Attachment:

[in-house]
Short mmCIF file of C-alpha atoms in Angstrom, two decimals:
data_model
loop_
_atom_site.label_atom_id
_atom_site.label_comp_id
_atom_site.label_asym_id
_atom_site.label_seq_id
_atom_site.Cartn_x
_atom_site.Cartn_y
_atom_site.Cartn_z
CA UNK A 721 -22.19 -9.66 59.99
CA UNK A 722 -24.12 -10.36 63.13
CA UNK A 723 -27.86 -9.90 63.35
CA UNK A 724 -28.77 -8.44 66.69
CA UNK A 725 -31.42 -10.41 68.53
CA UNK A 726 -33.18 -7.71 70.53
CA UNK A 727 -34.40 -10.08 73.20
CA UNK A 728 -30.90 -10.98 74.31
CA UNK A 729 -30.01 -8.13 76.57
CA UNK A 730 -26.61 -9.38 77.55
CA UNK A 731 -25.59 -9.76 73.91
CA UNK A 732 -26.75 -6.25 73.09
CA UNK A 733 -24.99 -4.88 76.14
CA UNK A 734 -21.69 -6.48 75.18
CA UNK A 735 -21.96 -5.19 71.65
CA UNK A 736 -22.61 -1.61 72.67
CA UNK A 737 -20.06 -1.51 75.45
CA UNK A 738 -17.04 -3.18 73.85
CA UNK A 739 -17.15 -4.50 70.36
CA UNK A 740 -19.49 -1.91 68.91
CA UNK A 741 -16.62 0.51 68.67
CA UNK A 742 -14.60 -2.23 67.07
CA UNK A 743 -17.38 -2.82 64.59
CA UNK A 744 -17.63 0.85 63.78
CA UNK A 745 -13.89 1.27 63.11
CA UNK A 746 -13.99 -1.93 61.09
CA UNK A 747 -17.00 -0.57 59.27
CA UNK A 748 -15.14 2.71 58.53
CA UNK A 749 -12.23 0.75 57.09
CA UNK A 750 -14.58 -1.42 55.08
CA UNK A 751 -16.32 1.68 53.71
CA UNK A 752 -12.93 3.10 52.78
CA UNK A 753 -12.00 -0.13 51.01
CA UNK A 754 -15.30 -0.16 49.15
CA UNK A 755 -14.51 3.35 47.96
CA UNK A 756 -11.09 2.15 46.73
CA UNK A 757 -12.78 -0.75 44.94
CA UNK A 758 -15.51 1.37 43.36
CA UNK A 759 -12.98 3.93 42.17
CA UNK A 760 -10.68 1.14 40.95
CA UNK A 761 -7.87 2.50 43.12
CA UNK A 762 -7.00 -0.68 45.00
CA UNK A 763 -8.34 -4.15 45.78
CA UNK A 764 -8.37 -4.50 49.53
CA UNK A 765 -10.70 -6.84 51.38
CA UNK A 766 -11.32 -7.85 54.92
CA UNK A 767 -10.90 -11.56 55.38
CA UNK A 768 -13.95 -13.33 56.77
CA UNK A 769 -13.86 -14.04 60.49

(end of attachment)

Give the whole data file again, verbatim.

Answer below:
[in-house]
Short mmCIF file of C-alpha atoms in Angstrom, two decimals:
data_model
loop_
_atom_site.label_atom_id
_atom_site.label_comp_id
_atom_site.label_asym_id
_atom_site.label_seq_id
_atom_site.Cartn_x
_atom_site.Cartn_y
_atom_site.Cartn_z
CA UNK A 721 -22.19 -9.66 59.99
CA UNK A 722 -24.12 -10.36 63.13
CA UNK A 723 -27.86 -9.90 63.35
CA UNK A 724 -28.77 -8.44 66.69
CA UNK A 725 -31.42 -10.41 68.53
CA UNK A 726 -33.18 -7.71 70.53
CA UNK A 727 -34.40 -10.08 73.20
CA UNK A 728 -30.90 -10.98 74.31
CA UNK A 729 -30.01 -8.13 76.57
CA UNK A 730 -26.61 -9.38 77.55
CA UNK A 731 -25.59 -9.76 73.91
CA UNK A 732 -26.75 -6.25 73.09
CA UNK A 733 -24.99 -4.88 76.14
CA UNK A 734 -21.69 -6.48 75.18
CA UNK A 735 -21.96 -5.19 71.65
CA UNK A 736 -22.61 -1.61 72.67
CA UNK A 737 -20.06 -1.51 75.45
CA UNK A 738 -17.04 -3.18 73.85
CA UNK A 739 -17.15 -4.50 70.36
CA UNK A 740 -19.49 -1.91 68.91
CA UNK A 741 -16.62 0.51 68.67
CA UNK A 742 -14.60 -2.23 67.07
CA UNK A 743 -17.38 -2.82 64.59
CA UNK A 744 -17.63 0.85 63.78
CA UNK A 745 -13.89 1.27 63.11
CA UNK A 746 -13.99 -1.93 61.09
CA UNK A 747 -17.00 -0.57 59.27
CA UNK A 748 -15.14 2.71 58.53
CA UNK A 749 -12.23 0.75 57.09
CA UNK A 750 -14.58 -1.42 55.08
CA UNK A 751 -16.32 1.68 53.71
CA UNK A 752 -12.93 3.10 52.78
CA UNK A 753 -12.00 -0.13 51.01
CA UNK A 754 -15.30 -0.16 49.15
CA UNK A 755 -14.51 3.35 47.96
CA UNK A 756 -11.09 2.15 46.73
CA UNK A 757 -12.78 -0.75 44.94
CA UNK A 758 -15.51 1.37 43.36
CA UNK A 759 -12.98 3.93 42.17
CA UNK A 760 -10.68 1.14 40.95
CA UNK A 761 -7.87 2.50 43.12
CA UNK A 762 -7.00 -0.68 45.00
CA UNK A 763 -8.34 -4.15 45.78
CA UNK A 764 -8.37 -4.50 49.53
CA UNK A 765 -10.70 -6.84 51.38
CA UNK A 766 -11.32 -7.85 54.92
CA UNK A 767 -10.90 -11.56 55.38
CA UNK A 768 -13.95 -13.33 56.77
CA UNK A 769 -13.86 -14.04 60.49